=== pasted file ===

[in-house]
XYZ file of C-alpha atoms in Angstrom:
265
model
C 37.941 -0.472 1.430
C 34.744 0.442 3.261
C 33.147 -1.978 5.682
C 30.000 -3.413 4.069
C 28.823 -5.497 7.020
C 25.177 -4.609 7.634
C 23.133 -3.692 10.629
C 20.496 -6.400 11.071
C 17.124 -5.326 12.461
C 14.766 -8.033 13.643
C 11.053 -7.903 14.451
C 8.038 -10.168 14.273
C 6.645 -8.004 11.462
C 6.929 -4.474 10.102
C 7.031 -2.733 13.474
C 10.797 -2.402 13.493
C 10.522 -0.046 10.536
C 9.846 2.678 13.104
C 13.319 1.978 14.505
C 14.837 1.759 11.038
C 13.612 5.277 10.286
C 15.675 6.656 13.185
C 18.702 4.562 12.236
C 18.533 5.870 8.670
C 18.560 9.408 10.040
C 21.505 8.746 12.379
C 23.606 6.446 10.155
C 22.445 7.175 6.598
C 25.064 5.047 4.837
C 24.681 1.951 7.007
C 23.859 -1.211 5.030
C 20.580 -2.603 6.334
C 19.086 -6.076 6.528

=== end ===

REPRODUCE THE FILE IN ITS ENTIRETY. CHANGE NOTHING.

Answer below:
[in-house]
XYZ file of C-alpha atoms in Angstrom:
265
model
C 37.941 -0.472 1.430
C 34.744 0.442 3.261
C 33.147 -1.978 5.682
C 30.000 -3.413 4.069
C 28.823 -5.497 7.020
C 25.177 -4.609 7.634
C 23.133 -3.692 10.629
C 20.496 -6.400 11.071
C 17.124 -5.326 12.461
C 14.766 -8.033 13.643
C 11.053 -7.903 14.451
C 8.038 -10.168 14.273
C 6.645 -8.004 11.462
C 6.929 -4.474 10.102
C 7.031 -2.733 13.474
C 10.797 -2.402 13.493
C 10.522 -0.046 10.536
C 9.846 2.678 13.104
C 13.319 1.978 14.505
C 14.837 1.759 11.038
C 13.612 5.277 10.286
C 15.675 6.656 13.185
C 18.702 4.562 12.236
C 18.533 5.870 8.670
C 18.560 9.408 10.040
C 21.505 8.746 12.379
C 23.606 6.446 10.155
C 22.445 7.175 6.598
C 25.064 5.047 4.837
C 24.681 1.951 7.007
C 23.859 -1.211 5.030
C 20.580 -2.603 6.334
C 19.086 -6.076 6.528